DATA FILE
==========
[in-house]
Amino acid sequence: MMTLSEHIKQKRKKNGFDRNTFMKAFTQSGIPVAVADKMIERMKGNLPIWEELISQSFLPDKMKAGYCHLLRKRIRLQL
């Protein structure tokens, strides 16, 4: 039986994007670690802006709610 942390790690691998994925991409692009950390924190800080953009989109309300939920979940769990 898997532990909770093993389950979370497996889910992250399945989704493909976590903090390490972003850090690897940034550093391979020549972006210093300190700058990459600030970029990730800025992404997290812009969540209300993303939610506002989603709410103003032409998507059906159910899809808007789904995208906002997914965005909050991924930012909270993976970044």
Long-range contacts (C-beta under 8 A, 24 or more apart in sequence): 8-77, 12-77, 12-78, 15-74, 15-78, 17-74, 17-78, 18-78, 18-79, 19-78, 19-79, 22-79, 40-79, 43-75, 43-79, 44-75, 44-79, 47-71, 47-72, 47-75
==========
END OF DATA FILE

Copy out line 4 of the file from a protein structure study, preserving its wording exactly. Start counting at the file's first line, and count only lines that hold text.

Long-range contacts (C-beta under 8 A, 24 or more apart in sequence): 8-77, 12-77, 12-78, 15-74, 15-78, 17-74, 17-78, 18-78, 18-79, 19-78, 19-79, 22-79, 40-79, 43-75, 43-79, 44-75, 44-79, 47-71, 47-72, 47-75